Monday, August 22, 2005
When a company and its senior executives are caught up in a government investigation, it sometimes seems like an invitation to a Lawyers Full Employment seminar because of the number of fronts on which the company has to fight, and the number of lawyers that have to be hired for individual officers, directors, and employees to represent their interests in the various forums. The source of the payment for all these lawyers is the company, assuming it is not in bankruptcy and unable to pay its bills. A recent unpublished decision by the Ninth Circuit heightens the financial risk to companies when officers engage in accounting fraud. In Federal Insurance Co. v. Homestore, Inc. (available here), the court upheld the grant of summary judgment to a group of insurance companies that had underwritten the Directors & Officers (D&O) policy for Homestore.Com, which changed its name to Homestore, Inc. after a major accounting investigation. In 2002, Homestore's then-CFO, Joseph Shew, and other former officers entered guilty pleas to conspiracy to commit securities fraud related to overstatements of the company's advertising revenue (that whole darn round-trip transaction problem, involving matched orders, etc.). Homestore settled the SEC action and restated its revenue and income for the relevant period. With the multiple investigations of the company, a number of officers were represented by counsel, and Homestore sought reimbursement of the costs of representation and settlement amounts from its various D&O insurers. In an aggressive move, the insurance companies filed a declaratory judgment action because, in its application for insurance signed by Shew, Homestore attached a copy of its 10-Q and 10-K filings that contained the accounting misstatements. The district court held that the materially false statements submitted by the company meant the D&O policies could be rescinded. Importantly, the district court held, and the Ninth Circuit affirmed, that the rescission applied to both guilty officers (i.e. Shew) and "innocent" directors and officers who had no knowledge of the accounting fraud. This means that Homestore, and not its insurers, is on the hook for the attorney's fees and costs of settling the various cases.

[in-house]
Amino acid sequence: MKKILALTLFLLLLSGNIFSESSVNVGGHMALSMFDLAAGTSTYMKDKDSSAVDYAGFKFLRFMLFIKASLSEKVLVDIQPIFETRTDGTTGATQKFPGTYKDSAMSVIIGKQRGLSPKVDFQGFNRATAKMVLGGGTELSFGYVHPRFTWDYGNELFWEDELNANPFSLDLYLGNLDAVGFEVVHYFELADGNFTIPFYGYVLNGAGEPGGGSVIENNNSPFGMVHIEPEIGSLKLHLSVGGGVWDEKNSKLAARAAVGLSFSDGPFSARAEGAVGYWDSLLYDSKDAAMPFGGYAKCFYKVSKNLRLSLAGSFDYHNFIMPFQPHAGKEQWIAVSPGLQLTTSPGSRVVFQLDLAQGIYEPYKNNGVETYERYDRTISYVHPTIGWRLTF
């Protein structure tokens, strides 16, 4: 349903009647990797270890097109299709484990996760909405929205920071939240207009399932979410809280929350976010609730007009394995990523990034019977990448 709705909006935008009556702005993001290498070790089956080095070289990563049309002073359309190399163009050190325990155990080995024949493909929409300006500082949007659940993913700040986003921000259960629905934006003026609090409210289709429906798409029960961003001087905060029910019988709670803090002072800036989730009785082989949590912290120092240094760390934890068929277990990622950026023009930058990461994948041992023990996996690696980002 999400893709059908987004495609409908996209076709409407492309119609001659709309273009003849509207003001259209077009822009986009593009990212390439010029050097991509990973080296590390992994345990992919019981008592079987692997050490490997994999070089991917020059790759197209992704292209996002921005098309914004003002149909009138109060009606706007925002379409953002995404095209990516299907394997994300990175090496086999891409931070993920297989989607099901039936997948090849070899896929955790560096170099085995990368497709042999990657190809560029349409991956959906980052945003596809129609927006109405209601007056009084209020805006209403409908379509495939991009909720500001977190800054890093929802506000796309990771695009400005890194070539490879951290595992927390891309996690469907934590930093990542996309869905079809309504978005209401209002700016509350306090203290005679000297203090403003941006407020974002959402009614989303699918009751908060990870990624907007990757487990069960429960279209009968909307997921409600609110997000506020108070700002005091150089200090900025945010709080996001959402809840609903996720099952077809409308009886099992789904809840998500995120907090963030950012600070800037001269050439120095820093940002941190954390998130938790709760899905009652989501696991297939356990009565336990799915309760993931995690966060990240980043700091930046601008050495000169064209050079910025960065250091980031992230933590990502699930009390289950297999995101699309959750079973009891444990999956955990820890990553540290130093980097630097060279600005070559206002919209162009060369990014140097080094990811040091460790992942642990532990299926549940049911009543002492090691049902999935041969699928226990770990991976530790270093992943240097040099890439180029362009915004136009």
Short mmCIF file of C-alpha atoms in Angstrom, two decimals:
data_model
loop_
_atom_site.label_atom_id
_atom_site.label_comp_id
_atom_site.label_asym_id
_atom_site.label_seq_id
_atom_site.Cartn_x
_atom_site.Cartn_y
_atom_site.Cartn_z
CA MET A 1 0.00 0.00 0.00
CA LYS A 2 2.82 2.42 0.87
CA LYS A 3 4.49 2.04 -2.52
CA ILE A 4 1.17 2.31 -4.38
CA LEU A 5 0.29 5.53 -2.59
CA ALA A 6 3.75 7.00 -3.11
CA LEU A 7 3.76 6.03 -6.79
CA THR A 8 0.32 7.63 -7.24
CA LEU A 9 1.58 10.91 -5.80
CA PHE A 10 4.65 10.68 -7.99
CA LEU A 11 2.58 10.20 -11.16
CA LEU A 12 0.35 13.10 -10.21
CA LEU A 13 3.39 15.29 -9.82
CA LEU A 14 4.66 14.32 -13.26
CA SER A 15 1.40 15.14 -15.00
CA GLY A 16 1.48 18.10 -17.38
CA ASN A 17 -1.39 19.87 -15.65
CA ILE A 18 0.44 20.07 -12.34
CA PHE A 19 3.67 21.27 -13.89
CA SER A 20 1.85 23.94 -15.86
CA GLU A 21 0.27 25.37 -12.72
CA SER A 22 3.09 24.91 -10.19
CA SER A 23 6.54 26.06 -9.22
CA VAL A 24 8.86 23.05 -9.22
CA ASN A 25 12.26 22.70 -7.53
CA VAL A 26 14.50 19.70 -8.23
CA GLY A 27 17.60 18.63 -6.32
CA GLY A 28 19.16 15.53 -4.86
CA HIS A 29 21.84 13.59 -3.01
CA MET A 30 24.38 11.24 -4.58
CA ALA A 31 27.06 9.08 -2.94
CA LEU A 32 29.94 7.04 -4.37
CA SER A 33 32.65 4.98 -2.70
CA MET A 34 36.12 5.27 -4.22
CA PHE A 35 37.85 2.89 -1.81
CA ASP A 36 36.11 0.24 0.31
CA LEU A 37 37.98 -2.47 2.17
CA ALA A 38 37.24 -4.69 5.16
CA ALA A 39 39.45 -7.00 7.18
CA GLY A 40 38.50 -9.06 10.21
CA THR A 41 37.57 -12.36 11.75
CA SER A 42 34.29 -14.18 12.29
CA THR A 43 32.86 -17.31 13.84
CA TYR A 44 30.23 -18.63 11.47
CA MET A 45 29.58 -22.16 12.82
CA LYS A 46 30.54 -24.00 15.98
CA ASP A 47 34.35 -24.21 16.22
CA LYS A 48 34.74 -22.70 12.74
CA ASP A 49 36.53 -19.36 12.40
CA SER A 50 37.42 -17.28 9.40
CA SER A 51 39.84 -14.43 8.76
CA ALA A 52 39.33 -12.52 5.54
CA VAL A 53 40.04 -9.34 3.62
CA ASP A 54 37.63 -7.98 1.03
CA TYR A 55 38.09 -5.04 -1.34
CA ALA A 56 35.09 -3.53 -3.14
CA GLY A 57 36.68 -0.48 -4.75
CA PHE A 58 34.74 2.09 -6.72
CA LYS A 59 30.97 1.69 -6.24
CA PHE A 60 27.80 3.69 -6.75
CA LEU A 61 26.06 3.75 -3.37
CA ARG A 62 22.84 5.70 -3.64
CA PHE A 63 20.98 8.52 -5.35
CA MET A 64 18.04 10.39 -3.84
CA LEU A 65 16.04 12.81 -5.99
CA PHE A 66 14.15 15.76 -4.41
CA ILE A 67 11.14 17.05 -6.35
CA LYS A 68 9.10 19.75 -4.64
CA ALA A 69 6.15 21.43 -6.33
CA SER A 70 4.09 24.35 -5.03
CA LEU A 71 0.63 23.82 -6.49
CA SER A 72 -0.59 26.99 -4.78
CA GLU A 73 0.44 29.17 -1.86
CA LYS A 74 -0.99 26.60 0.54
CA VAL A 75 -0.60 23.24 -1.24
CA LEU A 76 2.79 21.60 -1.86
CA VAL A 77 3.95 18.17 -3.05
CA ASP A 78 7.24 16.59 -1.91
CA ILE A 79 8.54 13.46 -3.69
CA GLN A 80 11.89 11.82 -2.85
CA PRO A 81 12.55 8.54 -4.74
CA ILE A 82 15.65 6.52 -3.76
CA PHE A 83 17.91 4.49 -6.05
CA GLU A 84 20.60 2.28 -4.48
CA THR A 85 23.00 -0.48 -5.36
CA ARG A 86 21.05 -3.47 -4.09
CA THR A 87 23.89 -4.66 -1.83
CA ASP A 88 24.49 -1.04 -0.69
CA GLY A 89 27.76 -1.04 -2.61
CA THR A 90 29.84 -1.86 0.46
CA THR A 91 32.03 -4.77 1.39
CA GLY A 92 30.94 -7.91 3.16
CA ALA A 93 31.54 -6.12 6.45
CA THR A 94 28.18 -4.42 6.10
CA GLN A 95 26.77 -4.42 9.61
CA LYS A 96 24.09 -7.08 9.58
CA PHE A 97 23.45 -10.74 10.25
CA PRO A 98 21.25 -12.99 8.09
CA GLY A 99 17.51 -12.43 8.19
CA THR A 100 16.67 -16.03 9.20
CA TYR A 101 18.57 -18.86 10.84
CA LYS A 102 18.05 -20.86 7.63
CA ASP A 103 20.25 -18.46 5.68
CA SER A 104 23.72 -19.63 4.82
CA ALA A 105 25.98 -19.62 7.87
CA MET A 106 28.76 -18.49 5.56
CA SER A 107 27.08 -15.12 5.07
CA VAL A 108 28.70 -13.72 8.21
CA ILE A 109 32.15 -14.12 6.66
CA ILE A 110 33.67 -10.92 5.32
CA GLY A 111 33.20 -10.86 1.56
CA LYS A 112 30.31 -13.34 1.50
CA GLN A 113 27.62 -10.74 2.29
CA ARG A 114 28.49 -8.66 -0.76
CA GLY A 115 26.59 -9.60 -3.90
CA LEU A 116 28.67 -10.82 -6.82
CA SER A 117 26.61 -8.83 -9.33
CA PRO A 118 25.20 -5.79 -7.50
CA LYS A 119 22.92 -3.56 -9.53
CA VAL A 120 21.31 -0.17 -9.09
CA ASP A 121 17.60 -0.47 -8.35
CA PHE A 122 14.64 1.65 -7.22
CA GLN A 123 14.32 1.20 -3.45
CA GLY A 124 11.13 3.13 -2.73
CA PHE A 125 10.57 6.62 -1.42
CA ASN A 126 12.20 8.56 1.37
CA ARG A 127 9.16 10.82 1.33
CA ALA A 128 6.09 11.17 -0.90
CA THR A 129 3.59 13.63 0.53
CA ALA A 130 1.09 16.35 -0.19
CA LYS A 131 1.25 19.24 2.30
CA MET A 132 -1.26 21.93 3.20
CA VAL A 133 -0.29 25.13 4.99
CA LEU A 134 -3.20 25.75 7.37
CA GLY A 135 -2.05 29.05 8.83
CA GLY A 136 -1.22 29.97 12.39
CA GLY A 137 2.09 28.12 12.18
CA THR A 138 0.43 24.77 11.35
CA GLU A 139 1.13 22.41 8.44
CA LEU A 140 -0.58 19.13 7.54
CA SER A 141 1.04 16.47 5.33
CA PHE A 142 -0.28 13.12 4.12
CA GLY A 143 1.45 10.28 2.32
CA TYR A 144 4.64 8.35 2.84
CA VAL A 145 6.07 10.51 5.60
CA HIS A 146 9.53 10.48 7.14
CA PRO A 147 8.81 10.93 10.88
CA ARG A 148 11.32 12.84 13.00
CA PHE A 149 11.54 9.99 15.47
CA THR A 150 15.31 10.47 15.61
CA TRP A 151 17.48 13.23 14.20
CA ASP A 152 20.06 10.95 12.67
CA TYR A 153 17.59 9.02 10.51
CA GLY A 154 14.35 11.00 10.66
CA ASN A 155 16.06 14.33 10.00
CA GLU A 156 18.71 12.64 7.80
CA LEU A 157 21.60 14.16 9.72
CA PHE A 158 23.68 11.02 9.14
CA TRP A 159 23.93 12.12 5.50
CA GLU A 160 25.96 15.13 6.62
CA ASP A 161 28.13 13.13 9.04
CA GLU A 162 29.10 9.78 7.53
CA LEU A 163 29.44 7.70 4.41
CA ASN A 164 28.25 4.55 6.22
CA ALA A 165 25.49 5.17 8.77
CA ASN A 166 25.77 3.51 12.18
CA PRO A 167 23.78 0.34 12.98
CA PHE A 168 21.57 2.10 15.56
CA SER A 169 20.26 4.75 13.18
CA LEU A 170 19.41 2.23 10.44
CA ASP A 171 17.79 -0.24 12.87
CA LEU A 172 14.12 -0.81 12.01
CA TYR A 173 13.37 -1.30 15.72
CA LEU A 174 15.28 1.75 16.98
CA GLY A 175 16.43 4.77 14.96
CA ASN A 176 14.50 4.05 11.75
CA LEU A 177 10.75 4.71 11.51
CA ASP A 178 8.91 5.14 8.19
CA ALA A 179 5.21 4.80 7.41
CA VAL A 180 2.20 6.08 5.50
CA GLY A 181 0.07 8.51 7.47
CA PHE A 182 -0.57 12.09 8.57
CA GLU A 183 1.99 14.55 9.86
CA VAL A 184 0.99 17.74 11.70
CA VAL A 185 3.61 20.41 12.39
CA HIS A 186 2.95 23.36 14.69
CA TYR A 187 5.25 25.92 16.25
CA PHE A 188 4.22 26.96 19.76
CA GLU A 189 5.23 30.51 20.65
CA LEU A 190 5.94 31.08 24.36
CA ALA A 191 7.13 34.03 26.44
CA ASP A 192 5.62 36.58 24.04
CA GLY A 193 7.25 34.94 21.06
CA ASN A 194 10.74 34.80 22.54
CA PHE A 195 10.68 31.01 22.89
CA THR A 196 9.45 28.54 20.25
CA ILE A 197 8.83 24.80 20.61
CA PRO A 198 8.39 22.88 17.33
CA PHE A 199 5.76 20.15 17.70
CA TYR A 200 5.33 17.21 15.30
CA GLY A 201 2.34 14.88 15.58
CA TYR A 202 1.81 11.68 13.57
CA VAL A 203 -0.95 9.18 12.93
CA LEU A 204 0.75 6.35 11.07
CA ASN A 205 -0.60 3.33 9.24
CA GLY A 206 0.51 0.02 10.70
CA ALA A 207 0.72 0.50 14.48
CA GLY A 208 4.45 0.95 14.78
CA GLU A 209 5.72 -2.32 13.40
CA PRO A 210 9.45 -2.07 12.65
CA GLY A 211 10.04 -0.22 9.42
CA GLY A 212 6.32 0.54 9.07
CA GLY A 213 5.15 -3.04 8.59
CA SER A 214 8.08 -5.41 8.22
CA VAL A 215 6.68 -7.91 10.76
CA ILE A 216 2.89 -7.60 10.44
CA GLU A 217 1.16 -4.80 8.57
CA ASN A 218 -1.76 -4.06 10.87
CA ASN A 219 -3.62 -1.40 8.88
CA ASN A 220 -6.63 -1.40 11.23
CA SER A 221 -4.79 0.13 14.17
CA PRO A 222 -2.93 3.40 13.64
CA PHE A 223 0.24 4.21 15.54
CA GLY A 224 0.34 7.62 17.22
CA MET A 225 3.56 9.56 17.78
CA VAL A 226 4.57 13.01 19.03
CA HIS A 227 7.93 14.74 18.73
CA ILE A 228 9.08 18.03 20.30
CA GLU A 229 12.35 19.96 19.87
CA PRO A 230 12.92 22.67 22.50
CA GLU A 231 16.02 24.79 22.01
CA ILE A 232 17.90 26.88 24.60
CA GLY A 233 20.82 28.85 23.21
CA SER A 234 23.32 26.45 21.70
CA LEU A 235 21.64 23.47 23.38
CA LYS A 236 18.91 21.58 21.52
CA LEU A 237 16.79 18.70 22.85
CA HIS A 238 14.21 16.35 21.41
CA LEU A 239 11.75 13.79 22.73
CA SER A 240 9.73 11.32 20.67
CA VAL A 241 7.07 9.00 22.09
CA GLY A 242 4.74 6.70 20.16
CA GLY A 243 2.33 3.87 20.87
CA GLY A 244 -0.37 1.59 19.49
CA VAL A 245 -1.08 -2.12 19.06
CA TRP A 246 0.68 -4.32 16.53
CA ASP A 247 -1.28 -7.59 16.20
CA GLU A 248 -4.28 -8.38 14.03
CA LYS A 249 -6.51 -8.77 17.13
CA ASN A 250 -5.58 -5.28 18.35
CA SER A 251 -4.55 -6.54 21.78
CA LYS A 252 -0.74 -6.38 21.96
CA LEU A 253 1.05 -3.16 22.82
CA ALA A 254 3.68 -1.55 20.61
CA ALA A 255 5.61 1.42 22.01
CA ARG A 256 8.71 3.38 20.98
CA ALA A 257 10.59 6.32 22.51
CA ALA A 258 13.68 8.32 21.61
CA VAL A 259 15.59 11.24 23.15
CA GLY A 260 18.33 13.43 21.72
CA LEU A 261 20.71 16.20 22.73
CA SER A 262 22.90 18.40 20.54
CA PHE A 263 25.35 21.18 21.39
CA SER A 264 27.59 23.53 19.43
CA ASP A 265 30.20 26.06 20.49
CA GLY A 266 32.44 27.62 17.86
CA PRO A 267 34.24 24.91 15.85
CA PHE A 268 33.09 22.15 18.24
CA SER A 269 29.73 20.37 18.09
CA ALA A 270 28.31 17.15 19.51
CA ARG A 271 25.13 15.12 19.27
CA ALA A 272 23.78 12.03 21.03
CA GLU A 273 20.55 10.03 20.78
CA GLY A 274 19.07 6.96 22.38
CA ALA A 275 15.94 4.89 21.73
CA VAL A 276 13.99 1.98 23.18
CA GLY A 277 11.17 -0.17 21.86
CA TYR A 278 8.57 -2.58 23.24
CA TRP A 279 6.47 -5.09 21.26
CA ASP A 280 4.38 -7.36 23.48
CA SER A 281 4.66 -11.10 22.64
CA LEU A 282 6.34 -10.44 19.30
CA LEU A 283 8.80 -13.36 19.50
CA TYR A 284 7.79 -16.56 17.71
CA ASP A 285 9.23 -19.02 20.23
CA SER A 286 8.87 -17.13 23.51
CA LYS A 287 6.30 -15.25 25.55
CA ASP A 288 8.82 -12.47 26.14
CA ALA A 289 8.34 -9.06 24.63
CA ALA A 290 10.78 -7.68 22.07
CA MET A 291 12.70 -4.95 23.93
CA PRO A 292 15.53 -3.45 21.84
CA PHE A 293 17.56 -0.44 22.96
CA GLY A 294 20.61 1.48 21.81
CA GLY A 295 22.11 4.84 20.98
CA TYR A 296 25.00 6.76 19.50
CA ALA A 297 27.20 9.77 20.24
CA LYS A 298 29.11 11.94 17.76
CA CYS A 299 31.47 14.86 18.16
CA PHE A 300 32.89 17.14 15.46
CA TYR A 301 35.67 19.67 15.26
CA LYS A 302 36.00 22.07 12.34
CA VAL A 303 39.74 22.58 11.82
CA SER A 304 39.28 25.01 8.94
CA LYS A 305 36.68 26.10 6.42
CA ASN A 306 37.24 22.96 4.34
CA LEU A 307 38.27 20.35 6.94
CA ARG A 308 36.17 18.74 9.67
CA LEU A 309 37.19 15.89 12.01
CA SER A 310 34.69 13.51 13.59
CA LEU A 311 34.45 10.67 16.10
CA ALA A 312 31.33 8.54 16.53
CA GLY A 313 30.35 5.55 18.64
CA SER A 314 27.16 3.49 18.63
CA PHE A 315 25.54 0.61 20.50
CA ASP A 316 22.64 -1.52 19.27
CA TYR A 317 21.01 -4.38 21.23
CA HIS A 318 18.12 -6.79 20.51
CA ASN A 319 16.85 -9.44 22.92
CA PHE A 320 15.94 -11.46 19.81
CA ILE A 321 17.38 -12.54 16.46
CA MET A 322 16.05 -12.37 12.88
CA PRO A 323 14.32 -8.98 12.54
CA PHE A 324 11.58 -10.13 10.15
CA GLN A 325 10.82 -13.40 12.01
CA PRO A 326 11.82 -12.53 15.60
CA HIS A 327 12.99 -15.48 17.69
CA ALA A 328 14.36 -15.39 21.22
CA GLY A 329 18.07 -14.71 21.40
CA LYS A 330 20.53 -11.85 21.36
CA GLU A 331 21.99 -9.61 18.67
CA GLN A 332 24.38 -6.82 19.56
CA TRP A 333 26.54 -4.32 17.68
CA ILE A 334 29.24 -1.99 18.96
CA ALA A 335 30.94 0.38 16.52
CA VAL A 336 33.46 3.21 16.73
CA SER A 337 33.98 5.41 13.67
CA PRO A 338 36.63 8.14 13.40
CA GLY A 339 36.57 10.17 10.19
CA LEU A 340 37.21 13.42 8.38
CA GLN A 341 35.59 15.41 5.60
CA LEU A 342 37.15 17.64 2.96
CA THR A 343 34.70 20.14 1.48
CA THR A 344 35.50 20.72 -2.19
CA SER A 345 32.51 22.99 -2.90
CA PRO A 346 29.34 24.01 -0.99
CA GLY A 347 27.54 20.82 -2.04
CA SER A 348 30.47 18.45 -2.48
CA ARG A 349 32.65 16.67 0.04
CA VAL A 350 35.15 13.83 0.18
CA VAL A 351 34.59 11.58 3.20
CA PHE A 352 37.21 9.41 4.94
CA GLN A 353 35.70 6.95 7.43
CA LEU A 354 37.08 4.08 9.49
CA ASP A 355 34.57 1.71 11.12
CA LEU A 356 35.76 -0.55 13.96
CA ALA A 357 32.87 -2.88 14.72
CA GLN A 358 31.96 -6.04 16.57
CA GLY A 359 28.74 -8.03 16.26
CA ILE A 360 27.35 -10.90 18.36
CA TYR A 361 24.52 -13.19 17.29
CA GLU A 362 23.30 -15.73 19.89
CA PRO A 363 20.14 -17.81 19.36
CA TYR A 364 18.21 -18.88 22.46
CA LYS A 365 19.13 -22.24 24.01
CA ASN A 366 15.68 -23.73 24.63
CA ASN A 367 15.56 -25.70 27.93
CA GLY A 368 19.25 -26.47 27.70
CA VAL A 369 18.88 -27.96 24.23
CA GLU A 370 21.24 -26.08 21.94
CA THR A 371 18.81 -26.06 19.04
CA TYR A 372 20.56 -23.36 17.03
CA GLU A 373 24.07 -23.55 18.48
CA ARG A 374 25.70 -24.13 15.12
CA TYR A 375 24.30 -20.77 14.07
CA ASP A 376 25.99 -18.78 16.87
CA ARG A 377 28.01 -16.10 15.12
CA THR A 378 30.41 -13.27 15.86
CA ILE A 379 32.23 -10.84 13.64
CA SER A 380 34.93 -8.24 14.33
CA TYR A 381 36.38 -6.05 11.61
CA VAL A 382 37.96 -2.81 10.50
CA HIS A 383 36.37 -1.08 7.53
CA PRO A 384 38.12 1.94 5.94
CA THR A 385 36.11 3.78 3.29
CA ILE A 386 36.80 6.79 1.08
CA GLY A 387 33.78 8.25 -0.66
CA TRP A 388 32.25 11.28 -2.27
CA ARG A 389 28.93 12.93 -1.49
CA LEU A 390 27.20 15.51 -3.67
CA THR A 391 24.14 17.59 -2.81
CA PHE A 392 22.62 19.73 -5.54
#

Can the company avoid having to pay all those attorneys? Under corporate law, a company can indemnify officers and directors for their costs, including attorney's fees, incurred in investigations and litigation related to their conduct on behalf of the company. In fact, most corporations have broad indemnification provisions, including advancement of such costs if the officer makes a good faith representation to repay the costs if it turns out the officer is not entitled to the payment of expenses. Like the D&O insurers, companies will sometimes seek to avoid payment under indemnification provisions in the Articles and by-laws, but they have received much less favorable treatment in the courts, particularly the Delaware Chancery Court. In Tafeen v. Homestore, Inc., arising out of the same set of investigations, Delaware Chancellor Chandler rejected Homestore's attempt to avoid advancing attorney's fees to an officer caught up in the investigation. The Chancellor's opening paragraph (here) in one of the many opinions generated in the case summarized his view of the company's argument seeking to avoid payment of the fees:
This is yet another case seeking advancement or indemnification of legal expenses, in this instance brought by a former officer of a Delaware company who is a defendant in multiple legal proceedings. What is unusual about this advancement case is the company's novel defense: it contends (among many other things) that the former officer is not entitled to advancement because he has offered a hollow, worthless promise to repay if he is ultimately found not to be entitled to indemnification. The defense is novel because it reminds one of a sinner who suddenly finds religion-the conversion is breathtaking. Content to adopt advancement and indemnification bylaws drafted with holes large enough to drive a truck through, the defendant company (like so many others in this Court of late) suddenly "finds religion"-insisting on a rigorous interpretation of its loosely written bylaws.
Corporations involved in accounting investigations, such as Krispy Kreme, Delphi, and AIG, face civil and criminal investigations, along with shareholder derivative suits and securities class actions, and know that the meter on attorney's fees shoot up like it's spring-loaded. Now, the ostensible protections of the D&O policies, including the highly valuable "duty to defend" provisions, may get yanked away. If the officer is successful in defending a case, such as Richard Scrushy of HealthSouth, then the company is required to pay for the attorney's fees. For officers and directors involved in such cases, the continued existence of the company is their only hope of having attorney's fees reimbursed if the insurance disappears. If the company goes bankrupt, they can be left to fend for themselves, and we know the lawyers do not come cheap. (ph)